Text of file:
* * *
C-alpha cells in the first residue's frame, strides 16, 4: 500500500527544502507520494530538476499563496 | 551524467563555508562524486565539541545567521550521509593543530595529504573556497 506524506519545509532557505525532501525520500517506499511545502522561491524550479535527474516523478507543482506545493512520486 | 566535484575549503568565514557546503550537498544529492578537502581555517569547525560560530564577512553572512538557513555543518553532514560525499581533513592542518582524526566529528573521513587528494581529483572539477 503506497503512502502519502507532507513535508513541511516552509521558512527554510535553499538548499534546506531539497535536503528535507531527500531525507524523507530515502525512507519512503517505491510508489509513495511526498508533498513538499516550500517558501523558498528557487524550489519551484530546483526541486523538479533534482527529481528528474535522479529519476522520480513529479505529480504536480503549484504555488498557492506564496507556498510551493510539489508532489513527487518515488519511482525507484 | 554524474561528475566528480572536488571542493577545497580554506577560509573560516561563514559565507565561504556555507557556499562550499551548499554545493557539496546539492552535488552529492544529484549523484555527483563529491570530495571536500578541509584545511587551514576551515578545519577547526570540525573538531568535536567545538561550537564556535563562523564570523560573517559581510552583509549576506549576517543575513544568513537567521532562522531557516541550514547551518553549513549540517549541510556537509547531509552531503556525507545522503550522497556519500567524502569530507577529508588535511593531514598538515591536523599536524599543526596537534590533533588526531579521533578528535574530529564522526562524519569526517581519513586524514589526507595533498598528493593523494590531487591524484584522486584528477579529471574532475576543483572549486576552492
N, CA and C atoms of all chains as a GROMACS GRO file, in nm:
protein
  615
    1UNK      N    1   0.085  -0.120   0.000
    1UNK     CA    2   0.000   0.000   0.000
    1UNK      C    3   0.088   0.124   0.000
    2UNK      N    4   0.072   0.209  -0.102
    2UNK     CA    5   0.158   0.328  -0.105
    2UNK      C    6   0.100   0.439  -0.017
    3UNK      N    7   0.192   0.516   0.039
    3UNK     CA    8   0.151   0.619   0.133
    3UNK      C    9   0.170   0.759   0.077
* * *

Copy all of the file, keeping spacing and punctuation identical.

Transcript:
C-alpha cells in the first residue's frame, strides 16, 4: 500500500527544502507520494530538476499563496 | 551524467563555508562524486565539541545567521550521509593543530595529504573556497 506524506519545509532557505525532501525520500517506499511545502522561491524550479535527474516523478507543482506545493512520486 | 566535484575549503568565514557546503550537498544529492578537502581555517569547525560560530564577512553572512538557513555543518553532514560525499581533513592542518582524526566529528573521513587528494581529483572539477 503506497503512502502519502507532507513535508513541511516552509521558512527554510535553499538548499534546506531539497535536503528535507531527500531525507524523507530515502525512507519512503517505491510508489509513495511526498508533498513538499516550500517558501523558498528557487524550489519551484530546483526541486523538479533534482527529481528528474535522479529519476522520480513529479505529480504536480503549484504555488498557492506564496507556498510551493510539489508532489513527487518515488519511482525507484 | 554524474561528475566528480572536488571542493577545497580554506577560509573560516561563514559565507565561504556555507557556499562550499551548499554545493557539496546539492552535488552529492544529484549523484555527483563529491570530495571536500578541509584545511587551514576551515578545519577547526570540525573538531568535536567545538561550537564556535563562523564570523560573517559581510552583509549576506549576517543575513544568513537567521532562522531557516541550514547551518553549513549540517549541510556537509547531509552531503556525507545522503550522497556519500567524502569530507577529508588535511593531514598538515591536523599536524599543526596537534590533533588526531579521533578528535574530529564522526562524519569526517581519513586524514589526507595533498598528493593523494590531487591524484584522486584528477579529471574532475576543483572549486576552492
N, CA and C atoms of all chains as a GROMACS GRO file, in nm:
protein
  615
    1UNK      N    1   0.085  -0.120   0.000
    1UNK     CA    2   0.000   0.000   0.000
    1UNK      C    3   0.088   0.124   0.000
    2UNK      N    4   0.072   0.209  -0.102
    2UNK     CA    5   0.158   0.328  -0.105
    2UNK      C    6   0.100   0.439  -0.017
    3UNK      N    7   0.192   0.516   0.039
    3UNK     CA    8   0.151   0.619   0.133
    3UNK      C    9   0.170   0.759   0.077